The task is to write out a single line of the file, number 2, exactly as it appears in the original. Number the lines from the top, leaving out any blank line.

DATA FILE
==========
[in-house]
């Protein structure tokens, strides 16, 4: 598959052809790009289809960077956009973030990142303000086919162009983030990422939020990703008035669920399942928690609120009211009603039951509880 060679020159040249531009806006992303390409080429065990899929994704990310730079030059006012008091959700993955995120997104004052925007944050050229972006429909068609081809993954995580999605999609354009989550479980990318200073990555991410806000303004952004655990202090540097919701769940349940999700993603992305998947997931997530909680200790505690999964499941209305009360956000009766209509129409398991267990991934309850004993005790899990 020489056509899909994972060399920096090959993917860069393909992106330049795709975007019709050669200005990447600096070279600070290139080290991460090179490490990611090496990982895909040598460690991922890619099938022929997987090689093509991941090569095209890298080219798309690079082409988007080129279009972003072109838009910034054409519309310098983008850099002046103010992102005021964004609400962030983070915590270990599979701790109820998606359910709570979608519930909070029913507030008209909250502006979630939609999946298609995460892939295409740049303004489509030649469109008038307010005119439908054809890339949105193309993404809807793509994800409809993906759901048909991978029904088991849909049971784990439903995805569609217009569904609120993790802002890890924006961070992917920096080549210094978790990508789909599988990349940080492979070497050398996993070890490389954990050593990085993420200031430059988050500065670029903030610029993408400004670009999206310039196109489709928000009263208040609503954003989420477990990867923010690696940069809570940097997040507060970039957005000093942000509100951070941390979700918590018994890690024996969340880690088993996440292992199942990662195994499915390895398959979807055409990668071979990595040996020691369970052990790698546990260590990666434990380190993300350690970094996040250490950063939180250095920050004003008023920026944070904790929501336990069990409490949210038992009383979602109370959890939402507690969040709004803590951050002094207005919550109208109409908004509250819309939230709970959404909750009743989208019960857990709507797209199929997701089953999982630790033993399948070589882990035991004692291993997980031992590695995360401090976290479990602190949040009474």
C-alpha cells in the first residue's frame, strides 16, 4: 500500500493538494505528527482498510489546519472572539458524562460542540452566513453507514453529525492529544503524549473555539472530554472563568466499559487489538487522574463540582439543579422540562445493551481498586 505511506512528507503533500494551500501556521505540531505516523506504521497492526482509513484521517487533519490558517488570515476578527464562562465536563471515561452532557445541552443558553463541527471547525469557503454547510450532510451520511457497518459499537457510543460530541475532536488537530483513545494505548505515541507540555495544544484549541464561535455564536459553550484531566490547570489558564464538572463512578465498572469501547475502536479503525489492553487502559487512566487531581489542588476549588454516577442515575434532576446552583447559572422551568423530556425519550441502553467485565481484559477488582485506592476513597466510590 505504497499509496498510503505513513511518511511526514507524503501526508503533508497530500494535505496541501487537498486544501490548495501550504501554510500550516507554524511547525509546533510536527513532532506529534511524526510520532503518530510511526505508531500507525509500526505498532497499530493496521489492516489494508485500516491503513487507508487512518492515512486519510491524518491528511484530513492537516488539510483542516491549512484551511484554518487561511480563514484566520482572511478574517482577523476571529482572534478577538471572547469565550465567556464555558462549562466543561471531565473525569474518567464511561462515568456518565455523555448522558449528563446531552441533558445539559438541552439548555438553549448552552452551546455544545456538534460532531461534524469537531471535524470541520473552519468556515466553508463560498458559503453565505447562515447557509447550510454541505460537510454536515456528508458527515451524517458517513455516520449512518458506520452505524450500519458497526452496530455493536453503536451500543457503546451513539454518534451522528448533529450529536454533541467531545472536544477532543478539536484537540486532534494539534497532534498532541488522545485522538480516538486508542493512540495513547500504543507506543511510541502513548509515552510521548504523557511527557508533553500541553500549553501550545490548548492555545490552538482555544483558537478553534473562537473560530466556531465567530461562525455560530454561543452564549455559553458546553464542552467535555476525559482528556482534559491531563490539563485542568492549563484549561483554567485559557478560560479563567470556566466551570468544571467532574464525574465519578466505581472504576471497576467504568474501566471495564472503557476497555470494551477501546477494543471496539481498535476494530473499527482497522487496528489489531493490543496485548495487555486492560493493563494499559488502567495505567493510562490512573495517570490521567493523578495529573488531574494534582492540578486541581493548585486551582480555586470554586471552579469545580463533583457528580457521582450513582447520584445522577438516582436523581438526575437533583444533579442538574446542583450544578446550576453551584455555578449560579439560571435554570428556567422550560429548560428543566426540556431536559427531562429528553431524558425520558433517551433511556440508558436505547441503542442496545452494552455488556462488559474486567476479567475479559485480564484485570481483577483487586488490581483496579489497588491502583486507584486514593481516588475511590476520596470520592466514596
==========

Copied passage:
């Protein structure tokens, strides 16, 4: 598959052809790009289809960077956009973030990142303000086919162009983030990422939020990703008035669920399942928690609120009211009603039951509880 060679020159040249531009806006992303390409080429065990899929994704990310730079030059006012008091959700993955995120997104004052925007944050050229972006429909068609081809993954995580999605999609354009989550479980990318200073990555991410806000303004952004655990202090540097919701769940349940999700993603992305998947997931997530909680200790505690999964499941209305009360956000009766209509129409398991267990991934309850004993005790899990 020489056509899909994972060399920096090959993917860069393909992106330049795709975007019709050669200005990447600096070279600070290139080290991460090179490490990611090496990982895909040598460690991922890619099938022929997987090689093509991941090569095209890298080219798309690079082409988007080129279009972003072109838009910034054409519309310098983008850099002046103010992102005021964004609400962030983070915590270990599979701790109820998606359910709570979608519930909070029913507030008209909250502006979630939609999946298609995460892939295409740049303004489509030649469109008038307010005119439908054809890339949105193309993404809807793509994800409809993906759901048909991978029904088991849909049971784990439903995805569609217009569904609120993790802002890890924006961070992917920096080549210094978790990508789909599988990349940080492979070497050398996993070890490389954990050593990085993420200031430059988050500065670029903030610029993408400004670009999206310039196109489709928000009263208040609503954003989420477990990867923010690696940069809570940097997040507060970039957005000093942000509100951070941390979700918590018994890690024996969340880690088993996440292992199942990662195994499915390895398959979807055409990668071979990595040996020691369970052990790698546990260590990666434990380190993300350690970094996040250490950063939180250095920050004003008023920026944070904790929501336990069990409490949210038992009383979602109370959890939402507690969040709004803590951050002094207005919550109208109409908004509250819309939230709970959404909750009743989208019960857990709507797209199929997701089953999982630790033993399948070589882990035991004692291993997980031992590695995360401090976290479990602190949040009474």